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Geodesy is the study of the Earth's dynamic shape, size and gravitational field. Modern space geodetic observations underpin not only our ability to determine precise location on Earth and in orbit, but a broad number of scientific fields that address questions of direct societal relevance; the study of regional and global changes in mean sea level, quantifying changes to polar ice caps, determining the velocity of tectonic plates, measurement of surface deformation associated with geo-hazards and understanding changes in hydrology based on time variable gravity and associated ground deformation.

The unit is comprised of 5 problem-based modules that each address a particular application of geodetic science in understanding our dynamic planet. In completing these modules, students will also learn about the modern geodetic observation techniques including GNSS, VLBI, SLR, altimetry and space gravity. The practical components of the modules provide students with hands-on experience in analysing real-world data to investigate processes including sea level change, climate signals, glacial motion, plate tectonics and earth deformation.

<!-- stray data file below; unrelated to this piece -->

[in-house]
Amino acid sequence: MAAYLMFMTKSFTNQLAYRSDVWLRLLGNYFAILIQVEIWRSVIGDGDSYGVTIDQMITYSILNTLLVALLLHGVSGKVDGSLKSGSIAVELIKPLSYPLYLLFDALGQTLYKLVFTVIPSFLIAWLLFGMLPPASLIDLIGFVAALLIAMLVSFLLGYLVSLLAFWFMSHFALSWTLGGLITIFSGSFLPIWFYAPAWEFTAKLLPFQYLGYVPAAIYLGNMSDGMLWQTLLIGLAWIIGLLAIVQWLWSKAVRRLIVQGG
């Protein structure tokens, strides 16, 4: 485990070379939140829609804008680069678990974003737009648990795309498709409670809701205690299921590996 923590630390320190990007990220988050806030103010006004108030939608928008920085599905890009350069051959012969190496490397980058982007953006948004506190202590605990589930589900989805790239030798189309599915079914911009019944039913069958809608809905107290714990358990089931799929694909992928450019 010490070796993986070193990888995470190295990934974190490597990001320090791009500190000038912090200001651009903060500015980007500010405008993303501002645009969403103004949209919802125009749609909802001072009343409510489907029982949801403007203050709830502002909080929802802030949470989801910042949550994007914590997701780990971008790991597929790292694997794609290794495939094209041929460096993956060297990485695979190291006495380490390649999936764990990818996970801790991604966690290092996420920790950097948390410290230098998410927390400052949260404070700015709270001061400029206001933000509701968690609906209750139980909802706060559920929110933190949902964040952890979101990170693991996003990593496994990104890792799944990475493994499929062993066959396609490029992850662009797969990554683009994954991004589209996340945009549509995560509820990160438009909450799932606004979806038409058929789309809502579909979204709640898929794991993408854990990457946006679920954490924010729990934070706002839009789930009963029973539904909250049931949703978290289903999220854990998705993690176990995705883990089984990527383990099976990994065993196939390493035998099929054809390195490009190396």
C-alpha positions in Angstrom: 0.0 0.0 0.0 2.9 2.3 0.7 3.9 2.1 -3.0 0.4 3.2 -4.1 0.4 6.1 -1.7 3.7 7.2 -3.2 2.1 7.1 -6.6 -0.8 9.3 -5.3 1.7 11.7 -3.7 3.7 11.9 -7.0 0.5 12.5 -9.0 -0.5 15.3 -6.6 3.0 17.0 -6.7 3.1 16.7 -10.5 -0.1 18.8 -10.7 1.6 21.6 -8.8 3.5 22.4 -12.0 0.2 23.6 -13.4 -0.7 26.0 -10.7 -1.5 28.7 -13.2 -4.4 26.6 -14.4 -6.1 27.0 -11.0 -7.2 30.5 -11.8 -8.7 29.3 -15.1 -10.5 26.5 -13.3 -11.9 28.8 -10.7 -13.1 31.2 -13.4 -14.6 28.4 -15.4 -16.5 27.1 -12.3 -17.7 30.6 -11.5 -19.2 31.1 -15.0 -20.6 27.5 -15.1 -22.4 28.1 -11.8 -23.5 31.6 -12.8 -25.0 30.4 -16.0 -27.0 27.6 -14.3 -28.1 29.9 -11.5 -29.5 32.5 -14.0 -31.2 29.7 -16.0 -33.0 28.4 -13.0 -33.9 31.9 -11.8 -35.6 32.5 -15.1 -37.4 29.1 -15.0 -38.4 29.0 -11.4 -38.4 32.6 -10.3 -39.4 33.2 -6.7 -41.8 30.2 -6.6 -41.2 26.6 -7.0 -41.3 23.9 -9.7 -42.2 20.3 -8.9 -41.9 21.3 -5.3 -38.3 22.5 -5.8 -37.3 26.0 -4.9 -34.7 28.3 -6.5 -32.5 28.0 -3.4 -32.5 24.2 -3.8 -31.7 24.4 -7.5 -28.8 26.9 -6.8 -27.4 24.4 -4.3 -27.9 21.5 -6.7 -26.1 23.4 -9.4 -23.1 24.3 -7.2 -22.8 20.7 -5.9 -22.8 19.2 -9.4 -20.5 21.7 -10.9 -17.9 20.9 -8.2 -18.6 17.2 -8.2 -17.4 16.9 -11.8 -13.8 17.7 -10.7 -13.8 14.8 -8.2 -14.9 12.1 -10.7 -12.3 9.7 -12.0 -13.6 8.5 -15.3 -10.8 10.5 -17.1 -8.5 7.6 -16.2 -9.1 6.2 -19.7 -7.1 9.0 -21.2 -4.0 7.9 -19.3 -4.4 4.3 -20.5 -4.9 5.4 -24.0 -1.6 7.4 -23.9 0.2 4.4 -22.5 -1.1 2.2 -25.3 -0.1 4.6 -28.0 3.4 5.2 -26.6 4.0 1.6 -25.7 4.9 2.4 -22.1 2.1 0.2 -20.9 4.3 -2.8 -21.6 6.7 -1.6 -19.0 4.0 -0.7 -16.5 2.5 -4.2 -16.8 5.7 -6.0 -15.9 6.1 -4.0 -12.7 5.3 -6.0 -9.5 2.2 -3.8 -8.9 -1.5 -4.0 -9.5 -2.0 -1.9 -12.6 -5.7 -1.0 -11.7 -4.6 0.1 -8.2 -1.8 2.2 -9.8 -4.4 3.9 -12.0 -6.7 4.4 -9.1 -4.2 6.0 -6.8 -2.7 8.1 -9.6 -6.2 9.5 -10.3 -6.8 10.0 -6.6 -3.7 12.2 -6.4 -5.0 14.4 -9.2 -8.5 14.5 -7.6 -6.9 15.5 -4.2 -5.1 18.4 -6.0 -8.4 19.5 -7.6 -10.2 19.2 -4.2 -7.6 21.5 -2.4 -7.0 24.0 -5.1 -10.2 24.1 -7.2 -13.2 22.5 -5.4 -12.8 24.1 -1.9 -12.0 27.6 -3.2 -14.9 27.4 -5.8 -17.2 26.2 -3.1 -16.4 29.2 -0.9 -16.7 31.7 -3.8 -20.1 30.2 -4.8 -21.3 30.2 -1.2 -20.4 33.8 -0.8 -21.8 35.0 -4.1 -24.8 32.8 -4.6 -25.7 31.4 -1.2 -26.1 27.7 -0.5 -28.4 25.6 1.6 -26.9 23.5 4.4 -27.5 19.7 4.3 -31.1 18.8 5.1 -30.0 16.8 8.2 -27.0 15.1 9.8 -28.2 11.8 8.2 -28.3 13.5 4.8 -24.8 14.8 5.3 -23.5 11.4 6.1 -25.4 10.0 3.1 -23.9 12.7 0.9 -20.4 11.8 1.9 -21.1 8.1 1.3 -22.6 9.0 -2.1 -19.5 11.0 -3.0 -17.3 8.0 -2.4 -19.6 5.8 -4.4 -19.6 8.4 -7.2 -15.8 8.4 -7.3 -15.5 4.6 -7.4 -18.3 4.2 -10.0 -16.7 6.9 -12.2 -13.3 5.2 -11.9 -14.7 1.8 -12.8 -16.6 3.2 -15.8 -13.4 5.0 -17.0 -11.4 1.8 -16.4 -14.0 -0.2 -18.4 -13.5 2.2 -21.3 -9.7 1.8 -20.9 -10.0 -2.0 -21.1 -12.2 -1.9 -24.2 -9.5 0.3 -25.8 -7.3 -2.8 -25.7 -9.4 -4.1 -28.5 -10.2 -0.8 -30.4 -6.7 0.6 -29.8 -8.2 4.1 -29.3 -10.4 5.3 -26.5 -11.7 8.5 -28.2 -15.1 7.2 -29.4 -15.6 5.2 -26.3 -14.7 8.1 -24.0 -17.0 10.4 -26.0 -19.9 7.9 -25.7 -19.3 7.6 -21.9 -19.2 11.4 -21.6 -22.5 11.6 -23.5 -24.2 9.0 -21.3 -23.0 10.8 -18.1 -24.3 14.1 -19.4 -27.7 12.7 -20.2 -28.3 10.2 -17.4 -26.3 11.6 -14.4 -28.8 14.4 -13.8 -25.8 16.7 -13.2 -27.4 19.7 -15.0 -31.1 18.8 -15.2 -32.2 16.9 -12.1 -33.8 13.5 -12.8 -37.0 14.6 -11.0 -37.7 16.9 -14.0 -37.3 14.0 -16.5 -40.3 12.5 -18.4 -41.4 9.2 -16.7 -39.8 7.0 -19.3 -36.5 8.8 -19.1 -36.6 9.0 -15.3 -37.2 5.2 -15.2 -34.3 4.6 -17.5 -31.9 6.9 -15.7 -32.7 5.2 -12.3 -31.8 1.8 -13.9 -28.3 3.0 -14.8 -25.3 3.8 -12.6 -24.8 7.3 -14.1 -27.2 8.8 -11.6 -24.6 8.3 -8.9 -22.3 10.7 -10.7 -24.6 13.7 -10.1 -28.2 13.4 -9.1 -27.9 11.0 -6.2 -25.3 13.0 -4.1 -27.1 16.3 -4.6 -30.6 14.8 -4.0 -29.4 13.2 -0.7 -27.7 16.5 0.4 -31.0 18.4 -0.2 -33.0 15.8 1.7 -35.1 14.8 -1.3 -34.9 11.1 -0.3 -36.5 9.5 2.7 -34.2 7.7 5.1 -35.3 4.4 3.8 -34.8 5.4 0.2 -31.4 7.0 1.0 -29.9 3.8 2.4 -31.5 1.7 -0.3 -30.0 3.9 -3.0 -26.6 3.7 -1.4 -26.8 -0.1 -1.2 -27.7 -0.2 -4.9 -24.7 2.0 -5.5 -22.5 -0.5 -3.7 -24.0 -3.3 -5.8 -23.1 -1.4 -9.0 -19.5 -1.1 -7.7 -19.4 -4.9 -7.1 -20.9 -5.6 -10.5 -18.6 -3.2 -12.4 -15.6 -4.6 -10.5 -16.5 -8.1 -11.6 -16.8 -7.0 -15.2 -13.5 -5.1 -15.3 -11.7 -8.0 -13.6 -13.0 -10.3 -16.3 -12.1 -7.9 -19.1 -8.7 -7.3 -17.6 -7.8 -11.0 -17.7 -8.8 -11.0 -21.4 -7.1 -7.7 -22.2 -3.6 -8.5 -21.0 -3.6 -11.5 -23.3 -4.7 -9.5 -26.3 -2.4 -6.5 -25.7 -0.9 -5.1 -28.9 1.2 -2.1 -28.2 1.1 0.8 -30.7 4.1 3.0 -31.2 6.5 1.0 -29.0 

Summary 2021

Unit name Geodesy: Observing Our Changing Planet
Unit code KGG307
Credit points 12.5
Faculty/School College of Sciences and Engineering
School of Geography, Planning, and Spatial Sciences
Discipline Geography, Planning, and Spatial Sciences

Dr Rachael Hurd

Teaching staff

Prof Matt King, Dr Christopher Watson

Level Advanced
Available as student elective? Yes
Breadth Unit? No



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Teaching Pattern

1 hr Lecture per week, 2-4 hrs of self-directed learning per week (MyLO) and 3 hrs Tutorial\Practical class per week


Quizzes (15%), Pracs (45%) and  Exam (40%)

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